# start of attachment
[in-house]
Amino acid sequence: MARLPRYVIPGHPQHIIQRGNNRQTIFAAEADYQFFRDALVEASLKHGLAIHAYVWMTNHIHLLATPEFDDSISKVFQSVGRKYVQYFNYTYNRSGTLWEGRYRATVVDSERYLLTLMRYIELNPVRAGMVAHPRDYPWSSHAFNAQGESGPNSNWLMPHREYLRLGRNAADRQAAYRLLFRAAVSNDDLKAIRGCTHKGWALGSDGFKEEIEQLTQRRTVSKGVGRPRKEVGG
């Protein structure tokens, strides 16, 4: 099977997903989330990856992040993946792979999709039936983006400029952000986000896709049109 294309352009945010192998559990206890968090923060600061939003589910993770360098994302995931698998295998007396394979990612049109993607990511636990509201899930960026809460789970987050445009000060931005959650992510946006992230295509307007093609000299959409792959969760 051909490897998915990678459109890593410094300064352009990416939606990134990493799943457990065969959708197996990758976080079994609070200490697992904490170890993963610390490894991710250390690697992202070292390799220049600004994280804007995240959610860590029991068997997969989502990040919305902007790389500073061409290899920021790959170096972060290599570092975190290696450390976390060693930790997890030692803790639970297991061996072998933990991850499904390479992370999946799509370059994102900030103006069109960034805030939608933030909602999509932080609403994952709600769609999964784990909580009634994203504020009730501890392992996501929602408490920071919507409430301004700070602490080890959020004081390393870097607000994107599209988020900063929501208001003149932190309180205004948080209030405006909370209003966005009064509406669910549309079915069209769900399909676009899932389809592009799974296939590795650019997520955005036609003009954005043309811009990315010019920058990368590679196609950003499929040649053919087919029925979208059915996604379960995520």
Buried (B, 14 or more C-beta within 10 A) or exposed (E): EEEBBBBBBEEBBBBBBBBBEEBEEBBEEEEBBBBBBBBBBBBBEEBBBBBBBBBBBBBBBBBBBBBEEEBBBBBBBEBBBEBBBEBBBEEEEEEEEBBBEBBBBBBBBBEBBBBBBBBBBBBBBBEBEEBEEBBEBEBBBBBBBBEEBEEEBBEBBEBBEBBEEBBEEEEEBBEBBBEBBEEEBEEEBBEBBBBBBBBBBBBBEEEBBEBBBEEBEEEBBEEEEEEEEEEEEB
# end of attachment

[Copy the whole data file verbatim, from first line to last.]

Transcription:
[in-house]
Amino acid sequence: MARLPRYVIPGHPQHIIQRGNNRQTIFAAEADYQFFRDALVEASLKHGLAIHAYVWMTNHIHLLATPEFDDSISKVFQSVGRKYVQYFNYTYNRSGTLWEGRYRATVVDSERYLLTLMRYIELNPVRAGMVAHPRDYPWSSHAFNAQGESGPNSNWLMPHREYLRLGRNAADRQAAYRLLFRAAVSNDDLKAIRGCTHKGWALGSDGFKEEIEQLTQRRTVSKGVGRPRKEVGG
């Protein structure tokens, strides 16, 4: 099977997903989330990856992040993946792979999709039936983006400029952000986000896709049109 294309352009945010192998559990206890968090923060600061939003589910993770360098994302995931698998295998007396394979990612049109993607990511636990509201899930960026809460789970987050445009000060931005959650992510946006992230295509307007093609000299959409792959969760 051909490897998915990678459109890593410094300064352009990416939606990134990493799943457990065969959708197996990758976080079994609070200490697992904490170890993963610390490894991710250390690697992202070292390799220049600004994280804007995240959610860590029991068997997969989502990040919305902007790389500073061409290899920021790959170096972060290599570092975190290696450390976390060693930790997890030692803790639970297991061996072998933990991850499904390479992370999946799509370059994102900030103006069109960034805030939608933030909602999509932080609403994952709600769609999964784990909580009634994203504020009730501890392992996501929602408490920071919507409430301004700070602490080890959020004081390393870097607000994107599209988020900063929501208001003149932190309180205004948080209030405006909370209003966005009064509406669910549309079915069209769900399909676009899932389809592009799974296939590795650019997520955005036609003009954005043309811009990315010019920058990368590679196609950003499929040649053919087919029925979208059915996604379960995520």
Buried (B, 14 or more C-beta within 10 A) or exposed (E): EEEBBBBBBEEBBBBBBBBBEEBEEBBEEEEBBBBBBBBBBBBBEEBBBBBBBBBBBBBBBBBBBBBEEEBBBBBBBEBBBEBBBEBBBEEEEEEEEBBBEBBBBBBBBBEBBBBBBBBBBBBBBBEBEEBEEBBEBEBBBBBBBBEEBEEEBBEBBEBBEBBEEBBEEEEEBBEBBBEBBEEEBEEEBBEBBBBBBBBBBBBBEEEBBEBBBEEBEEEBBEEEEEEEEEEEEB